I went to see the film Defiance last night, which is excellent, I found it very moving. I find most Holocaust-themed works moving, very personal. It's most definitely worth seeing. But before that I sat in the cinema's cafe, having something to eat, and was struck by a kind of revelation which is both quite upsetting and also makes so much sense. I will try and describe it:
I emigrated to Israel from England in 1994. I was 24, had just finished university (including two graduate degrees). I wasn't someone who had grown up in a Jewish family that was very attached to Israel; we were secular, not that interested. But I came here during the summer of 1993 and knew when I touched down that I wanted to move here. It felt like a kind of calling, a gut feeling.
Why? I couldn't have told you at the time, couldn't have explained it. But looking back, I was searching for something, a sense of community, a belonging that I didn't feel in London. And I found it here. For years I was thrilled every morning waking up in Jerusalem. I learned the language quickly, I found work as a science and technology journalist, and I loved my job. I went around the country and interviewed entrepreneurs who had set up little technology start-ups, amazing technologies, excited interviewees who were delighted to speak to me. It was fun! And I was good at it, I loved being freelance, I learned how to make contacts, to get my articles in magazines around the world.
But. But. After a few years that little nagging voice in my head: what about short stories? what about fiction? And slowly I started getting back to it, including a nine-month stint in England to do an MA in Creative Writing which turned me from wannabe writer into pretty-serious-about-this writer. For a long time I tried to do both: journalism and short stories. But then, a week-long Arvon short story course in England with one of my favourite writers, and she says what you always hope an idol will say: You can do this. You're a writer. Give up journalism and do this full time.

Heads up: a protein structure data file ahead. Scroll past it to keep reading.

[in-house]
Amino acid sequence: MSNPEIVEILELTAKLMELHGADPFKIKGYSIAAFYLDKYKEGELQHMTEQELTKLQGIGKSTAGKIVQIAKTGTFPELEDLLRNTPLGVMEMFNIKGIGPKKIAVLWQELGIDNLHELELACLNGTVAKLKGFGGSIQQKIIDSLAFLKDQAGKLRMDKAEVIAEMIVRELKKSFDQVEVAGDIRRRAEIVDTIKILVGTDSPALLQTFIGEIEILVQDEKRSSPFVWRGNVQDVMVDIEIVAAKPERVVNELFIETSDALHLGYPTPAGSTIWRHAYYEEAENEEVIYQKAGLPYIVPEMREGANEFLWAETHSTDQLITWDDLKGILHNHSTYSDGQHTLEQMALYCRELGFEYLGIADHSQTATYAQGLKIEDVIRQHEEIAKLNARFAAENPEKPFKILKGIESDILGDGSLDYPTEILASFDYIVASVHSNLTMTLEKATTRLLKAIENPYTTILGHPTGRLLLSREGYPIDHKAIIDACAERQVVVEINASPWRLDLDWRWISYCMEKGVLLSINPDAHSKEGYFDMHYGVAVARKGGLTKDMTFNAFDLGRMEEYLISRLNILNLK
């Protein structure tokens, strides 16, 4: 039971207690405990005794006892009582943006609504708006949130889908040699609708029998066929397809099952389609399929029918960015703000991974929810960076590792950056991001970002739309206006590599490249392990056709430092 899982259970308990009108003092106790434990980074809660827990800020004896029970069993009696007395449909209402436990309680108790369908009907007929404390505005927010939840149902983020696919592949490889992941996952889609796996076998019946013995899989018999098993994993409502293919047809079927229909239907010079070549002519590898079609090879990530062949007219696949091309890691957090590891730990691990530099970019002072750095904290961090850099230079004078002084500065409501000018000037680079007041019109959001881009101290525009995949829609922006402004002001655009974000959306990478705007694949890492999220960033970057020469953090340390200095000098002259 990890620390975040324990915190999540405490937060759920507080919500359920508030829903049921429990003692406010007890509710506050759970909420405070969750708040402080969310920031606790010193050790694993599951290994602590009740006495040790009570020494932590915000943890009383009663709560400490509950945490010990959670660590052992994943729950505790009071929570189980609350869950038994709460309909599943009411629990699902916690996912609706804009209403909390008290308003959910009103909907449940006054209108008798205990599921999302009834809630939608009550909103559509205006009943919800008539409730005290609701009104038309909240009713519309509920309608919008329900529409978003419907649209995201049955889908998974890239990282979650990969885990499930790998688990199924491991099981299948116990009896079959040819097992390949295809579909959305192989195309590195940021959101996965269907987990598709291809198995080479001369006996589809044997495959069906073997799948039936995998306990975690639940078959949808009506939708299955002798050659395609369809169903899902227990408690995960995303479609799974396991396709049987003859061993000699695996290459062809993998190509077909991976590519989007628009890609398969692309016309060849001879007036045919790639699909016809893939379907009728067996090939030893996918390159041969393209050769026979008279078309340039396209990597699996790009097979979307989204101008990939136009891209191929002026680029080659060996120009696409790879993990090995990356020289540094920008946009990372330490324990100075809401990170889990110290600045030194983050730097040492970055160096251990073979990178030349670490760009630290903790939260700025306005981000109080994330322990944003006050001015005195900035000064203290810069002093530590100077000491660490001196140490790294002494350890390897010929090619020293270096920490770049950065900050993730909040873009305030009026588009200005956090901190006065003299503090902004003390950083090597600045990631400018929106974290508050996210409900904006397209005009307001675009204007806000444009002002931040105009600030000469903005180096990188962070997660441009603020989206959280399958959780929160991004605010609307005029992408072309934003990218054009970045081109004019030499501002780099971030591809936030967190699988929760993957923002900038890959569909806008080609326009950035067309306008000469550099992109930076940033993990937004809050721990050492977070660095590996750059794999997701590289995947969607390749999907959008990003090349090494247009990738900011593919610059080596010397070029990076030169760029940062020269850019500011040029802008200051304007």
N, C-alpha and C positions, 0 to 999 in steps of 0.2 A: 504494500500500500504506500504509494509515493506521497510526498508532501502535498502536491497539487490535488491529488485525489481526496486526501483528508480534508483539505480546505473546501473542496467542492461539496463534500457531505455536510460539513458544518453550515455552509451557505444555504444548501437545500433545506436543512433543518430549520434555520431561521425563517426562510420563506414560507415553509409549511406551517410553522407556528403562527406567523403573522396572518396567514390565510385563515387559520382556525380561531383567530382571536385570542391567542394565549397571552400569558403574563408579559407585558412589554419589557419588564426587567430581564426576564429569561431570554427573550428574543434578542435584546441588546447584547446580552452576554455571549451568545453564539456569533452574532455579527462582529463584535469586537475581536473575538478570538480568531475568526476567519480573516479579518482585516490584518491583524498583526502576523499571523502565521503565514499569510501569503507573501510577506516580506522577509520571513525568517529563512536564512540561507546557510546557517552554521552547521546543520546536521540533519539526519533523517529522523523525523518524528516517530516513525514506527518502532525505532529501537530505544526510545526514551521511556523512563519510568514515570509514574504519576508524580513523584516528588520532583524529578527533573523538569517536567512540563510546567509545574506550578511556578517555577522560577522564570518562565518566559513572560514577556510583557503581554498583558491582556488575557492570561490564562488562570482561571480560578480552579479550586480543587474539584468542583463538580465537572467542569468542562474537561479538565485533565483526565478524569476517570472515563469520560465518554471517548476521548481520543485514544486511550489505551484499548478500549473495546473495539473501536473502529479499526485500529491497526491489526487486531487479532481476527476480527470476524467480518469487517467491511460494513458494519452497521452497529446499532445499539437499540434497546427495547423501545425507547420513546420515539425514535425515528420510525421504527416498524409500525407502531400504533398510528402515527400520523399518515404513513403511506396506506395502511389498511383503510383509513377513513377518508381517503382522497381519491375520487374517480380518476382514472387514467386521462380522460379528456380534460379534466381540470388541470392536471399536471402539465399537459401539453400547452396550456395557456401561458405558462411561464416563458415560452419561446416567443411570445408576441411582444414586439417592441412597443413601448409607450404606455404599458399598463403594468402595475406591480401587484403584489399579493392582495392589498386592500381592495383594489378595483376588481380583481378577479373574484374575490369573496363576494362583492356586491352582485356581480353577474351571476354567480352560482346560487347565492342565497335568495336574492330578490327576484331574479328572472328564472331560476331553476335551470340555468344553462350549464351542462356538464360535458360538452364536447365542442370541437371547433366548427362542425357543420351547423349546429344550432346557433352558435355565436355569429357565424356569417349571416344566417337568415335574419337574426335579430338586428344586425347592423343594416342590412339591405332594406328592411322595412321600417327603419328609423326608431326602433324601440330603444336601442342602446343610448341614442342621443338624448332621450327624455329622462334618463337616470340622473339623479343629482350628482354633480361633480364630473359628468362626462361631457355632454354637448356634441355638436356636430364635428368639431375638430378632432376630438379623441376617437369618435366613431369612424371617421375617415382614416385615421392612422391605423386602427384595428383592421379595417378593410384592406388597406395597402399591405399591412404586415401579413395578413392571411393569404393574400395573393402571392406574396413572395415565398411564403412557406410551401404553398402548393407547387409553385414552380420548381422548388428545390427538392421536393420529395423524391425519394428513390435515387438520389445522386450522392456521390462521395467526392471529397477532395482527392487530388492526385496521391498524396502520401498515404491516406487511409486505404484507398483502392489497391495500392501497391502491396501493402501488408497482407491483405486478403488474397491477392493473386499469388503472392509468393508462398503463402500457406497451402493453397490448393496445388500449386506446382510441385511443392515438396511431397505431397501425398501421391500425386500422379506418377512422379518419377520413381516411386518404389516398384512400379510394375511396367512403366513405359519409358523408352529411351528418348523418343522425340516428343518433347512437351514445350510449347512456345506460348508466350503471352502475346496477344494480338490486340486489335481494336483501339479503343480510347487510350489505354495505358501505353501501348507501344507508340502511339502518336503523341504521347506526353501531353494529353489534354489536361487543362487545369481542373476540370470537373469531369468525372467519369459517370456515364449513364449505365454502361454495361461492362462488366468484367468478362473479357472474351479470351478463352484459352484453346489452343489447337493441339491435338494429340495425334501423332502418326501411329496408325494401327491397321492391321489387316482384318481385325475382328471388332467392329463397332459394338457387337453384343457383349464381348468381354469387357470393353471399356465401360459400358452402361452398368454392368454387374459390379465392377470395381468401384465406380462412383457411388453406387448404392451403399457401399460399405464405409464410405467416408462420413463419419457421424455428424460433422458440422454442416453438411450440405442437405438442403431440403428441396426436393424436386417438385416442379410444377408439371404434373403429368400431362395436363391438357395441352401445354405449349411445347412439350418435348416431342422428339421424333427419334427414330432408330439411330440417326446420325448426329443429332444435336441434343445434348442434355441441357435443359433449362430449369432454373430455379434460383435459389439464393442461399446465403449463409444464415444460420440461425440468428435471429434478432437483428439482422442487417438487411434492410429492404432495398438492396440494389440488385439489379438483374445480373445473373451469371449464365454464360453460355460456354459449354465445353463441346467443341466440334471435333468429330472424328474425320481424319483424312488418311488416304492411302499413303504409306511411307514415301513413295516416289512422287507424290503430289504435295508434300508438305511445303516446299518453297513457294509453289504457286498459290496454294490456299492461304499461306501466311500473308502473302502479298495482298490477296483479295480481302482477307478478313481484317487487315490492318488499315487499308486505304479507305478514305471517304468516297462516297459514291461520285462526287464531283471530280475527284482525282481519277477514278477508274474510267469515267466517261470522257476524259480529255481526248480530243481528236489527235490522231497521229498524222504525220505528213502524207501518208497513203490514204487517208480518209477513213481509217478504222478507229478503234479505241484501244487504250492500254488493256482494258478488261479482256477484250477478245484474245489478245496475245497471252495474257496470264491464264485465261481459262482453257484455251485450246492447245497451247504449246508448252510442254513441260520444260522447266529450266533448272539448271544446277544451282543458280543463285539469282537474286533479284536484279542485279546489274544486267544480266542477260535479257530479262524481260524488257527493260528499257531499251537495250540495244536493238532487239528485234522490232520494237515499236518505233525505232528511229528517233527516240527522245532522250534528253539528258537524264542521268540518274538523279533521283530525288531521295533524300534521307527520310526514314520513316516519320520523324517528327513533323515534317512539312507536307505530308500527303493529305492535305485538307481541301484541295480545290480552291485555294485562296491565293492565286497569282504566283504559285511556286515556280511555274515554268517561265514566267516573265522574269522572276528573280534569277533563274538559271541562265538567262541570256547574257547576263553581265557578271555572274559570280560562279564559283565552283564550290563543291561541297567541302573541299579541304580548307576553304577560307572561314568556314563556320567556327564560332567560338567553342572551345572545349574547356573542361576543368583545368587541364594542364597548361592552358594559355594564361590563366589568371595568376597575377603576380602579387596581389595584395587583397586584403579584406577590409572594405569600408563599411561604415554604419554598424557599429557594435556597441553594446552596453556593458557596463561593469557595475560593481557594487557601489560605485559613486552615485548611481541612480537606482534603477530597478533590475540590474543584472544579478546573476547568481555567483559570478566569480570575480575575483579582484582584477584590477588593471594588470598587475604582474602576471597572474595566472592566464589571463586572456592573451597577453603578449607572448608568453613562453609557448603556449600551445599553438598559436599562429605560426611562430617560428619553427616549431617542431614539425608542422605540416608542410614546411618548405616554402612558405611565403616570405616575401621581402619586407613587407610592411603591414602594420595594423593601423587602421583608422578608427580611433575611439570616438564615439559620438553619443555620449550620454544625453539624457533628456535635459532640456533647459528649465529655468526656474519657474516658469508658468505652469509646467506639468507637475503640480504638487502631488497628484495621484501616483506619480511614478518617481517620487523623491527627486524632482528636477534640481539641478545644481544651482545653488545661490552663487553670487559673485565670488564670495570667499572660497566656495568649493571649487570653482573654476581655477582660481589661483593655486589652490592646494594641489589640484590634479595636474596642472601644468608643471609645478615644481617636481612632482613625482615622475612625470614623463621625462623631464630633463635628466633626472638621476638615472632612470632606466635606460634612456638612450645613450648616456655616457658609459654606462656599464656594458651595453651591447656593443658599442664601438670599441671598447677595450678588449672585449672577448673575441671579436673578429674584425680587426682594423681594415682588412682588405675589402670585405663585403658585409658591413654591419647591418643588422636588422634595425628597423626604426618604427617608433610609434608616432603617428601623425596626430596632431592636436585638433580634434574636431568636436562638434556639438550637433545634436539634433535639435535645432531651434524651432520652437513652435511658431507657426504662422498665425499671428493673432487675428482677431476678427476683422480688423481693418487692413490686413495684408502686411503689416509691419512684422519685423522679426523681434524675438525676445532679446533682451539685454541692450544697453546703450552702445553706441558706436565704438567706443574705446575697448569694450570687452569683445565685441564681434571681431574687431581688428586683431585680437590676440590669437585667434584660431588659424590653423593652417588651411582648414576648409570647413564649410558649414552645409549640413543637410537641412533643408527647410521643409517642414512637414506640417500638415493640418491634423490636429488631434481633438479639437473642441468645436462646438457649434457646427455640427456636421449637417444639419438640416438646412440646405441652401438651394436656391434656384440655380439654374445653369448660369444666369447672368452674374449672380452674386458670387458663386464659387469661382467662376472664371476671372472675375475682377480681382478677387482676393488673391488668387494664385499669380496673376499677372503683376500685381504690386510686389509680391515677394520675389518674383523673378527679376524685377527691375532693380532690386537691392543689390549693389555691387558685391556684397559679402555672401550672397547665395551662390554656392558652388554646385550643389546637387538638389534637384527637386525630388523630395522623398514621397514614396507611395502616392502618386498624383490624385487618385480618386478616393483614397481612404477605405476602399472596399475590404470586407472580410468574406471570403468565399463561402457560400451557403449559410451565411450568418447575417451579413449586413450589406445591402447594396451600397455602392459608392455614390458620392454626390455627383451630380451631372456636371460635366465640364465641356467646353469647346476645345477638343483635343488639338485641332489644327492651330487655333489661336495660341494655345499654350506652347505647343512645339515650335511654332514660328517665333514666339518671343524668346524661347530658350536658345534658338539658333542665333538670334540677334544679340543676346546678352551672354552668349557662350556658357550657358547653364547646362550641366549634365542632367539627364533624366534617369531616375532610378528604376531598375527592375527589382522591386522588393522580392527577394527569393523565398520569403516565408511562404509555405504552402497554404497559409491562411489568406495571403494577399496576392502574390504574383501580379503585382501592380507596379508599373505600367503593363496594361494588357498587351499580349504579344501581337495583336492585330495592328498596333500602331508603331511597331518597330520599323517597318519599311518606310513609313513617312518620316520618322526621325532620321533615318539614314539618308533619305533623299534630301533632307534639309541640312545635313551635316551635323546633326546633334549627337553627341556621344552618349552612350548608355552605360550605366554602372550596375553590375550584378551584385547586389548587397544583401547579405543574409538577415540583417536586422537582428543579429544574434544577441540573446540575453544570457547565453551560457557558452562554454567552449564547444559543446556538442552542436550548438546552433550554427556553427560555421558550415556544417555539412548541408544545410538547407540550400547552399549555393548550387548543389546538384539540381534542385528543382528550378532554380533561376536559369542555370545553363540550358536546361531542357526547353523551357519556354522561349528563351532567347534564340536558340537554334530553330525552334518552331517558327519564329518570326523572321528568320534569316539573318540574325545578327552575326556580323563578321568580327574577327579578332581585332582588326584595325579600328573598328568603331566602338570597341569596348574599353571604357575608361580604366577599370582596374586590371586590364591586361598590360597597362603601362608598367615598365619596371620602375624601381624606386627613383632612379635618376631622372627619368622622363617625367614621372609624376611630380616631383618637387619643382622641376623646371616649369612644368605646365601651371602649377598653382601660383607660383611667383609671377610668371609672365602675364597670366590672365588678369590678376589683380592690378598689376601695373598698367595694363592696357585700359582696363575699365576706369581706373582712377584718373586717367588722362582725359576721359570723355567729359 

Scary. I was terrified. Stepping off into the abyss. It took a year, and then I did it. A few months later (very very quickly!) Salt offered to publish The White Road and Other Stories, and things have never been the same since.
What I realised yesterday was that when I stopped being a journalist, I started withdrawing from the society around me. There was no more reason professionally for me to be "out there", no-one to meet in order to write fiction. It is just me, in my little room. And as I withdrew from society, as this major shift occurred, my "absorption", the word Israelis use for the process a new immigrant goes through, has been slowly reversing. Until the point where I am sitting in a cafe, 15 years later, and I am unsure of my Hebrew. I was fluent. I was totally happy in the language. I felt Israeli. Now I sit here, surrounded by Hebrew-speakers and I feel different. I feel other. I don't feel like I fit in anymore.
I feel like I have re-Britishized myself. After years of trying desperately to be as Israeli as I could - I'm English again. All that effort: gone. And this is a condition particular to someone in a situation like mine: writing in English in a non-English speaking country, without a community of fellow English-speaking authors around me. Hence: immigrant writer's identity crisis.
No wonder I have been anxious. When they say "crisis", it really can be a crisis. Realising what was happening makes me terribly sad. I so wanted to be here, to be part of this society. But something stronger was at work. And I can't write in Hebrew. That's not who I am.
I don't believe that this is the writer's lot wherever she or he is. If I was in an English-speaking country, I would be "out" as a writer as well as "in". I would be out at readings, out teaching fiction, out meeting other writers, others doing what I do.
How ironic that coming here in a search for community has led me, 15 years later, almost right back to where I started, culturally-speaking. I am certainly not going backwards, I am in an entirely different place personally, professionally, in all respects. But I feel as though I have passed through something and have come out the other end and I am not where I expected to be.